Friday, October 22, 2010

Days before EPA hearings, TVA announces improvements in coal ash impoundments

Half of the 24 earthen dams at Tennessee's coal ash and gypsum ponds meet the top safety standard for stability, says a consultant hired by the Tennessee Valley Authority. Still, "Stantec Consulting Services reported that none of the ash ponds present an immediate danger of failure like the 2008 Kingston ash spill that poured 5.4 million cubic yards of coal ash into the Emory River from a dam breach at the Kingston Fossil Plant," Dave Flesser of the Chattanooga Times Free Press reports. Just one pond was rated as "highly hazardous."

"We've not seen any conditions in the field that suggest to us that we have any imminent failure in front of us, and we're making improvements," John Montgomery, Stantec's senior principal engineer, told Flesser. "Every recommendation that we have made to TVA is being picked up and acted upon." Three other ponds were initially labeled as "highly hazardous," but TVA made changes, including lowering pond levels, buying up adjacent property and improving drainage, to have those ratings lowered. "We never want another Kingston to happen again," TVA Senior Vice President Bob Deacy said.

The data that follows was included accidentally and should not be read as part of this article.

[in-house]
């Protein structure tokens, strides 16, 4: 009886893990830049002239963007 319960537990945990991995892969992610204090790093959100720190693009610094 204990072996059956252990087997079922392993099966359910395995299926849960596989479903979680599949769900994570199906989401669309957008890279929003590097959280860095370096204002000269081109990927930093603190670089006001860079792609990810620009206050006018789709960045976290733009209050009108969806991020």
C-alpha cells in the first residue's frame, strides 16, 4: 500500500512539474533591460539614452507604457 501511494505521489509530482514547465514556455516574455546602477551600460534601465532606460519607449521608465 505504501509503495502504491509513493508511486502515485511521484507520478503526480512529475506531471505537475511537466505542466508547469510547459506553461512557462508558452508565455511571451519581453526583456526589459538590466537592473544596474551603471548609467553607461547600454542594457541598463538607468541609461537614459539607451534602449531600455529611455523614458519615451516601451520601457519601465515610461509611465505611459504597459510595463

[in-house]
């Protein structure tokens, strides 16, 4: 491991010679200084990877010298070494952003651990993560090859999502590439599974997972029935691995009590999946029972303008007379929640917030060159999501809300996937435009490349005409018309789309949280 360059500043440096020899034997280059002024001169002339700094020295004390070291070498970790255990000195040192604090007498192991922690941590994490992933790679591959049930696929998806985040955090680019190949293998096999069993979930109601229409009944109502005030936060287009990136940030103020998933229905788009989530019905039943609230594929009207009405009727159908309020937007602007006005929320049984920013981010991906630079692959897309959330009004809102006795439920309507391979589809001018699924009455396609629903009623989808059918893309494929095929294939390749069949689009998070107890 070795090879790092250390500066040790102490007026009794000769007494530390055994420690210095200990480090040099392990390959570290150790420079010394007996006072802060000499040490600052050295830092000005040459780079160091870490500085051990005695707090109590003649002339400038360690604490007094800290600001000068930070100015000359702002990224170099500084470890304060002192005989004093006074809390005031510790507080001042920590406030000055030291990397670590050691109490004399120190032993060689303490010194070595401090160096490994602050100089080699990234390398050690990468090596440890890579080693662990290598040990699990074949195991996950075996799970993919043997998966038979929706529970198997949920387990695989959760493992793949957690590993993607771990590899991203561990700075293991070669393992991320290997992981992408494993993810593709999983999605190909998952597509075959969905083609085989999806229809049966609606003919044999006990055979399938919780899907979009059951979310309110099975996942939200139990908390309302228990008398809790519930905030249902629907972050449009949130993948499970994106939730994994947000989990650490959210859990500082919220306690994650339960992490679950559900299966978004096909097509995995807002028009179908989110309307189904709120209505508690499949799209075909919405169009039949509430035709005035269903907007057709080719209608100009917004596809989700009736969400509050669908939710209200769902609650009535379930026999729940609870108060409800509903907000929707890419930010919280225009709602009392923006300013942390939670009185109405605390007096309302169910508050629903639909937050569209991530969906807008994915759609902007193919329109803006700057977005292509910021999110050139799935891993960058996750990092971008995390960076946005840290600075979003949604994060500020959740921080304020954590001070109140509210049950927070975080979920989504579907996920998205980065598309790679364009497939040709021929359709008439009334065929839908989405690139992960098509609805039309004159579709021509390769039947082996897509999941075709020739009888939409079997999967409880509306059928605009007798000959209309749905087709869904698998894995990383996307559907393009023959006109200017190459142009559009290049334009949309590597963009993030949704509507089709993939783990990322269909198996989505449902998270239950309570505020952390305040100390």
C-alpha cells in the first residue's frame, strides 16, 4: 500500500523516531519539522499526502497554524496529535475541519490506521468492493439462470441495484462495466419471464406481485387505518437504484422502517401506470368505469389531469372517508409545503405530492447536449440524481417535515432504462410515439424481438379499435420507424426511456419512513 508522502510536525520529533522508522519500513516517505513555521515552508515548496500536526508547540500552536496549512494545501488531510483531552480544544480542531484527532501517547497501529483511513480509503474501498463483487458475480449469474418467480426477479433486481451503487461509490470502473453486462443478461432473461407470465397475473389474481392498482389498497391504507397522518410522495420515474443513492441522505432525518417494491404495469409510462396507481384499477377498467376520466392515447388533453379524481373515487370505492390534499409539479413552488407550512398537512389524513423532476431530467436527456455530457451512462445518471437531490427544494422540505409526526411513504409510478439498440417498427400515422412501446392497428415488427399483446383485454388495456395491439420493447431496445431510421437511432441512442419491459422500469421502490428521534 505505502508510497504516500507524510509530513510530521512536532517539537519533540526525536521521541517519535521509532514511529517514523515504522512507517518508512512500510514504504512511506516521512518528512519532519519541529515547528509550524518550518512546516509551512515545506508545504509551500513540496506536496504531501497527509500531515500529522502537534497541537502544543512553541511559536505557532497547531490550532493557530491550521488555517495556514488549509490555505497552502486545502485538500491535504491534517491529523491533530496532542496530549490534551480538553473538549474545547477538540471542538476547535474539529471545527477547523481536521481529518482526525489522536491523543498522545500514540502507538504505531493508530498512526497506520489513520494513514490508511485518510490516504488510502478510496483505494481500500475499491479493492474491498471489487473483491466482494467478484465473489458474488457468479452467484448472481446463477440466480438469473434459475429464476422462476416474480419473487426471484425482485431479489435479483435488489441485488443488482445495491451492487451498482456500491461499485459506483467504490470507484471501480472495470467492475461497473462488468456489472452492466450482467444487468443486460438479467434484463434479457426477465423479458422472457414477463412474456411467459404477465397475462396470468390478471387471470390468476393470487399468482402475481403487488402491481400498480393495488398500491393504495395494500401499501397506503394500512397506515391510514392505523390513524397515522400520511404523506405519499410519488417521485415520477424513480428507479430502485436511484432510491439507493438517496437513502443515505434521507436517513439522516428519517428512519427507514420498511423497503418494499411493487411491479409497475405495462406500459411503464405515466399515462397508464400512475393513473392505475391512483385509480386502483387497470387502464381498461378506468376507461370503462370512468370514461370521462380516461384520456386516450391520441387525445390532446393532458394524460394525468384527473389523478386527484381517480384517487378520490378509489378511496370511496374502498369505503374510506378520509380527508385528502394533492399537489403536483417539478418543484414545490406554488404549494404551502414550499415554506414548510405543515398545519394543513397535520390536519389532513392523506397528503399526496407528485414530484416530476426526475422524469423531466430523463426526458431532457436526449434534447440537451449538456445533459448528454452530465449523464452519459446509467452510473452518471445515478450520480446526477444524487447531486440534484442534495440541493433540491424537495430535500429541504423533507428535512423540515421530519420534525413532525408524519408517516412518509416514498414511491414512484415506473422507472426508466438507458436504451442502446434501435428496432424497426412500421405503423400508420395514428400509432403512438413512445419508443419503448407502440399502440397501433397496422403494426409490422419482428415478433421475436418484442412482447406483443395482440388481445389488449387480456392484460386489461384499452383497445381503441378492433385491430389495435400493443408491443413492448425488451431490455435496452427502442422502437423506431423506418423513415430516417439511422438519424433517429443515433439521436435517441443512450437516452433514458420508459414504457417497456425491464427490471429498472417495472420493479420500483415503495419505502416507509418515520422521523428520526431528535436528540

"By the end of 2011, TVA expects to have completed at least 86 ongoing engineering and construction projects to improve the safety of its ash ponds to comply with the highest standards set by federal regulators," Flesser writes. Since the Kingston spill, TVA has spent more than $20 million in improvements for ash pond impoundments. Lisa Evans, a staff attorney for the environmental group Earthjustice, said the group was encouraged by the improvements, "but you have to remember that the Kingston ash pond was never identified as hazardous before it collapsed." Evans also noted the TVA announcement of improvements came just days before an Environmental Protection Agency hearing in Knoxville about federal regulation of coal ash disposal. (Read more)

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